You can distinguish chemicals by their smell

Odor offensive substances

theme

Work techniques

The use of substances that are highly annoying in the communal laboratory due to their smell and that smell penetrating even in the smallest concentrations should, if possible, take place in a separate workplace. Even if they are not necessarily harmful to health or even toxic, the experiments should be carried out using techniques such as those used for highly toxic substances.

Recognize odorous substances

All odorous substances are

  • highly volatile or fine dust; so if they are released they can get to the nasal mucous membranes,
  • sufficiently soluble in water; so they can penetrate the watery environment of the nasal mucous membrane and reach the olfactory receptors,
  • sufficiently fat-soluble; so they can penetrate the membranes of the olfactory cells.

Many aliphatic, aromatic or halogenated hydrocarbons, as well as compounds containing oxygen, sulfur and nitrogen, have the basic properties mentioned. Some inorganic chemicals are also among the odor-intensive substances, such as hydrogen sulfide and ammonia.

The smell of a substance cannot be recognized by its chemical structure. Structurally different compounds can trigger an almost identical odor sensation, on the other hand structurally similar substances have a very different odor.

Odor-intensive chemicals

If an odor is noticeably perceived, the odor threshold (perception threshold) has been reached. The concentration at which it is recognized is called the recognition threshold. It is usually 2-3 times above the perception threshold. Information about the odor or detection threshold of odor-intensive substances should generally be looked up in the safety data sheets or in the relevant substance information. The comparison with the respective occupational exposure limit makes it clear whether the odor-producing substance is perceived at a concentration that is harmless to humans, i.e. whether the odor has a warning effect. Often, however, the detection threshold is also significantly lower.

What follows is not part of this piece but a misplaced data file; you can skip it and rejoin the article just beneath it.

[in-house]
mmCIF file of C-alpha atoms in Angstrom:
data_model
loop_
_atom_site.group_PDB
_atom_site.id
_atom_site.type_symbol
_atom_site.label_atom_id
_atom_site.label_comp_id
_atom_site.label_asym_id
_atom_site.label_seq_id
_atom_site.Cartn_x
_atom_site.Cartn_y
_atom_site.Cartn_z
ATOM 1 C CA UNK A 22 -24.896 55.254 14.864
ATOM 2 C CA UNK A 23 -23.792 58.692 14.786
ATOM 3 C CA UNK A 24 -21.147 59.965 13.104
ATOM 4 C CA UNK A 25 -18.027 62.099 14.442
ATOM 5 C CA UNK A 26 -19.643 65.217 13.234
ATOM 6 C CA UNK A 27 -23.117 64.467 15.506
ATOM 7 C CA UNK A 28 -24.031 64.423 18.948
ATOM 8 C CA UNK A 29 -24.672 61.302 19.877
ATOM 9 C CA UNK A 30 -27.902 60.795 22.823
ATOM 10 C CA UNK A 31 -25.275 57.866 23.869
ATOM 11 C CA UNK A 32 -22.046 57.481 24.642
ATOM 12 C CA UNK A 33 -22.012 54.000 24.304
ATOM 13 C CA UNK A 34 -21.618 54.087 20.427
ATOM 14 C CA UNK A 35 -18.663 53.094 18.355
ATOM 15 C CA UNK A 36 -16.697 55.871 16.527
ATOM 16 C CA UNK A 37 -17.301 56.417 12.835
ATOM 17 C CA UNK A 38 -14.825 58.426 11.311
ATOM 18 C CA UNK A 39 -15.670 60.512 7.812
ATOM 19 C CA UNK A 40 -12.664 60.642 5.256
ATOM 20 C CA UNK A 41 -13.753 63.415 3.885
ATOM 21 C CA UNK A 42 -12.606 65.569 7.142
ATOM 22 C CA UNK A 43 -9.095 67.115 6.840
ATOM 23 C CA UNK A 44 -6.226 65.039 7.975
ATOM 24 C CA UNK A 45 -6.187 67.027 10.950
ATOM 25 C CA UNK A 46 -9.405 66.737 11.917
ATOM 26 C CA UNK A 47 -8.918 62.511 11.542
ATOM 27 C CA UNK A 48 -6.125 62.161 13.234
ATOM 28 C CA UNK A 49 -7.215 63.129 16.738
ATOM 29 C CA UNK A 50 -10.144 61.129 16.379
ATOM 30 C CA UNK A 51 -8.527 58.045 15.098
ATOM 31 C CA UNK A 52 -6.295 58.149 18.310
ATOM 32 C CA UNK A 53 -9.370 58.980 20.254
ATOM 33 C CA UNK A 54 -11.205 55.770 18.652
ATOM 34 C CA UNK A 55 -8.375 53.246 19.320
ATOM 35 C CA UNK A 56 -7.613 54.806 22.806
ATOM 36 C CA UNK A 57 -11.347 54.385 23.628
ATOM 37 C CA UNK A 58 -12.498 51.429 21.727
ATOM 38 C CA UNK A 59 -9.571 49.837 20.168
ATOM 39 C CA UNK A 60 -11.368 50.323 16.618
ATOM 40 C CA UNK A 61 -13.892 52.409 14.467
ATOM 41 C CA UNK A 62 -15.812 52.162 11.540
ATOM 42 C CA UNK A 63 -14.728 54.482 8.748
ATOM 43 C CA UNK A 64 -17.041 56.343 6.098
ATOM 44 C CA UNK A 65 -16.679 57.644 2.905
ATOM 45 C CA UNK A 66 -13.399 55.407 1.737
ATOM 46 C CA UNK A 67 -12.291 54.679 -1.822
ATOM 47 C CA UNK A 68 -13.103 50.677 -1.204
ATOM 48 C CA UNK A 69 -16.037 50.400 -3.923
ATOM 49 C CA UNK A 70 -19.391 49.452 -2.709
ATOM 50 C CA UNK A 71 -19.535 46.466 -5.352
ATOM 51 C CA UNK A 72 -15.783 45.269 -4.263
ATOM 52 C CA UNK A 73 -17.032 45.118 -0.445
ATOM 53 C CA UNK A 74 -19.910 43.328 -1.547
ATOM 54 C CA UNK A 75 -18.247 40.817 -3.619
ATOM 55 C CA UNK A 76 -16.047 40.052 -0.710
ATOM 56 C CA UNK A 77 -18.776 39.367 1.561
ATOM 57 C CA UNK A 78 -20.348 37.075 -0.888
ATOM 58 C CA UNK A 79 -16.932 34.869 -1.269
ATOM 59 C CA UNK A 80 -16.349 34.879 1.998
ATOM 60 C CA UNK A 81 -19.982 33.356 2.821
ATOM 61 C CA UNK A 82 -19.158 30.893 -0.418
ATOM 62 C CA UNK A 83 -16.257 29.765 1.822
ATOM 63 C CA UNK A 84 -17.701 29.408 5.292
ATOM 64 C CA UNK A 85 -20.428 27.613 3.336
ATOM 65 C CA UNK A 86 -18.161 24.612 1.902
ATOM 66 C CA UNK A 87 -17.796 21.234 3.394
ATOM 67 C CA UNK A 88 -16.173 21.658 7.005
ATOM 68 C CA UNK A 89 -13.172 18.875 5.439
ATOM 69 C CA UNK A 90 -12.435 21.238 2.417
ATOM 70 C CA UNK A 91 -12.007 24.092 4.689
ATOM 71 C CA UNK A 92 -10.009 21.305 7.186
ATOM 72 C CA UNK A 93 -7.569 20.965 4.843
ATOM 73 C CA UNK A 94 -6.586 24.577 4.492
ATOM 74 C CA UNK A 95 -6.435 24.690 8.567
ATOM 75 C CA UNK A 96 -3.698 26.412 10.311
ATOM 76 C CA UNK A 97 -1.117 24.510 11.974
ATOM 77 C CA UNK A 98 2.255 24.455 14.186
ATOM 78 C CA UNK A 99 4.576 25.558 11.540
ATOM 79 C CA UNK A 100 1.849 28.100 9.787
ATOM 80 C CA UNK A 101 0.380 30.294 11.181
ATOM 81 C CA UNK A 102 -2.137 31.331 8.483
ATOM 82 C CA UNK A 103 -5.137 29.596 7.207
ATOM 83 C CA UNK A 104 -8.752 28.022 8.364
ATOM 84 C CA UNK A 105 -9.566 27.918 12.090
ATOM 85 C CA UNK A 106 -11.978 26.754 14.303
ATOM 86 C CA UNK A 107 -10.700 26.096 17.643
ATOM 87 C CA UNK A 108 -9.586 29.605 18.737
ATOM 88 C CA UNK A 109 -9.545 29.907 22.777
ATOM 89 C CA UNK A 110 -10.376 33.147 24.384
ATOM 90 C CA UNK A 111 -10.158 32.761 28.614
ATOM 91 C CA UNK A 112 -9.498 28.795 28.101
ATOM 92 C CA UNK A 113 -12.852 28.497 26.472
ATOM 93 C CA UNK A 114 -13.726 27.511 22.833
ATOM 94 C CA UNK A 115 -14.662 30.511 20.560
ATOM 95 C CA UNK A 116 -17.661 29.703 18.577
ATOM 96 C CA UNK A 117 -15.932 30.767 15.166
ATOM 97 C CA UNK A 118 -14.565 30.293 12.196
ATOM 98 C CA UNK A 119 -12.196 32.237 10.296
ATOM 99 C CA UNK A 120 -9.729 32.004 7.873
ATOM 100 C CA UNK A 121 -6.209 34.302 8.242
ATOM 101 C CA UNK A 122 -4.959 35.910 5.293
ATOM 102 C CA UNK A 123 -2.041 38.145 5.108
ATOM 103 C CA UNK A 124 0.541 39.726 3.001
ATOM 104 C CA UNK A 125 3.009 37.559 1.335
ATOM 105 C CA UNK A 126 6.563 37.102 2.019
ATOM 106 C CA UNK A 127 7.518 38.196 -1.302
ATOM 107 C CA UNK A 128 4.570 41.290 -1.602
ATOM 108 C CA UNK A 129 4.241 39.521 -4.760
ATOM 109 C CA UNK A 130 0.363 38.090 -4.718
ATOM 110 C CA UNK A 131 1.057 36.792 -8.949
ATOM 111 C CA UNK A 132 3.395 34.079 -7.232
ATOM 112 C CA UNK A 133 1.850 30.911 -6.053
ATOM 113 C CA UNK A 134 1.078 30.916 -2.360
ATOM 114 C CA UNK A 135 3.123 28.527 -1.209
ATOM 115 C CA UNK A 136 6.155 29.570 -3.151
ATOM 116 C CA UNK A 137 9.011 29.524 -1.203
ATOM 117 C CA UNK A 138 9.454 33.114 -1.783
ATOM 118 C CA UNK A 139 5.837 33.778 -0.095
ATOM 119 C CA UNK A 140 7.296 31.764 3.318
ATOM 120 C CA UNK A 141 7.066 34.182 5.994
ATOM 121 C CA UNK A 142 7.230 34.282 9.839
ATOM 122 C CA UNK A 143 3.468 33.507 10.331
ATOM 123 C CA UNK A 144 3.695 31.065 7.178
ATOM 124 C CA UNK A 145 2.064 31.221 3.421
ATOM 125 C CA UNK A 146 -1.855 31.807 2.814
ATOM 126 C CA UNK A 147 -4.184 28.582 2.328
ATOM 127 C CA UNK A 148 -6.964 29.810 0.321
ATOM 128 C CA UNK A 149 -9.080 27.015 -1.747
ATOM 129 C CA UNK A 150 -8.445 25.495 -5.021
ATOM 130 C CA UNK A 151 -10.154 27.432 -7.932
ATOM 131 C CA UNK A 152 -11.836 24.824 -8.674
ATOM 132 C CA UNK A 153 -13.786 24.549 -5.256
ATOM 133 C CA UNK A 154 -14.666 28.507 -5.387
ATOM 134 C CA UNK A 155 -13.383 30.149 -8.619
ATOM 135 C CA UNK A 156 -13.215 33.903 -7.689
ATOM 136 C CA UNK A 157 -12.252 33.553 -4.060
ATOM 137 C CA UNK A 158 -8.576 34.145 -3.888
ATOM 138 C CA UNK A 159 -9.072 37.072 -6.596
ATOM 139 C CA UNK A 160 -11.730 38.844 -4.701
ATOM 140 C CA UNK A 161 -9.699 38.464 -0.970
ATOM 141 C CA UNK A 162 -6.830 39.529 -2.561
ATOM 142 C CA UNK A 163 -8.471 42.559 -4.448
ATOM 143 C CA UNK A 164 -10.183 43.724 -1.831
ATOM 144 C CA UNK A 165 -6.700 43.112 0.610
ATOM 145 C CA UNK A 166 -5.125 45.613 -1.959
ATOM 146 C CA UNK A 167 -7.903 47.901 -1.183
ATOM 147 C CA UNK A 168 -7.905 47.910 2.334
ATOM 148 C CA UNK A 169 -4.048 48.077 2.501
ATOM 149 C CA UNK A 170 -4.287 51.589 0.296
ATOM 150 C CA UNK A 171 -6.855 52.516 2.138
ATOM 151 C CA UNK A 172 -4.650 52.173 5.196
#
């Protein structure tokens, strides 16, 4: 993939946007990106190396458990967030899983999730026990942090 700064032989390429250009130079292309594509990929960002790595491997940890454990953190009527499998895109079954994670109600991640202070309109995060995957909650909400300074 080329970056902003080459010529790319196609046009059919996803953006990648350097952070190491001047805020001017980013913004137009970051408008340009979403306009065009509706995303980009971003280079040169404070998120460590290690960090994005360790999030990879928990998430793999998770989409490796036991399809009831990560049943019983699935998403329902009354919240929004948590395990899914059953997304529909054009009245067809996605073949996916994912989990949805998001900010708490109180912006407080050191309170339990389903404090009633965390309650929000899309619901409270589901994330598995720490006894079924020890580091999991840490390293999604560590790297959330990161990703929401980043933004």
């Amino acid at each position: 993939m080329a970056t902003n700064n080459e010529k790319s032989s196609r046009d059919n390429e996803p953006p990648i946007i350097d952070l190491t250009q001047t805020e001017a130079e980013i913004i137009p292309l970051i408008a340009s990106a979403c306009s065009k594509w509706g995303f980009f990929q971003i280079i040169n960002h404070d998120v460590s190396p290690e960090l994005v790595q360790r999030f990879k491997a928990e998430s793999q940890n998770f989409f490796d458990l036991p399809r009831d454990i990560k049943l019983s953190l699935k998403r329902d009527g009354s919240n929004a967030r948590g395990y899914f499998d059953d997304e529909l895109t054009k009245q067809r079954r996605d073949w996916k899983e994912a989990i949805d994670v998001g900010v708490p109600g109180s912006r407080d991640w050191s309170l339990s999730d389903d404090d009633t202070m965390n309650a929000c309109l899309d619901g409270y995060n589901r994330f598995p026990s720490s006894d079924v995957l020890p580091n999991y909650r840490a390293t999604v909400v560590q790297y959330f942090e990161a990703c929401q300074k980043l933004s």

The best-known example is hydrogen sulfide: You can smell it in very low concentrations far below the occupational exposure limit. But be careful! Odor substances are not perceived equally by all people. About 10% of the population should not be able to smell hydrogen sulfide! And substances cannot be recognized by their smell in all concentration ranges: hydrogen sulphide, for example, is odorless in the range of its deadly concentration due to paralysis of the olfactory nerves!

The intensity with which an odor is perceived generally increases with increasing concentration, but not linearly. In addition, the sense of smell adapts: With prolonged exposure, the perception of strength of smell decreases again.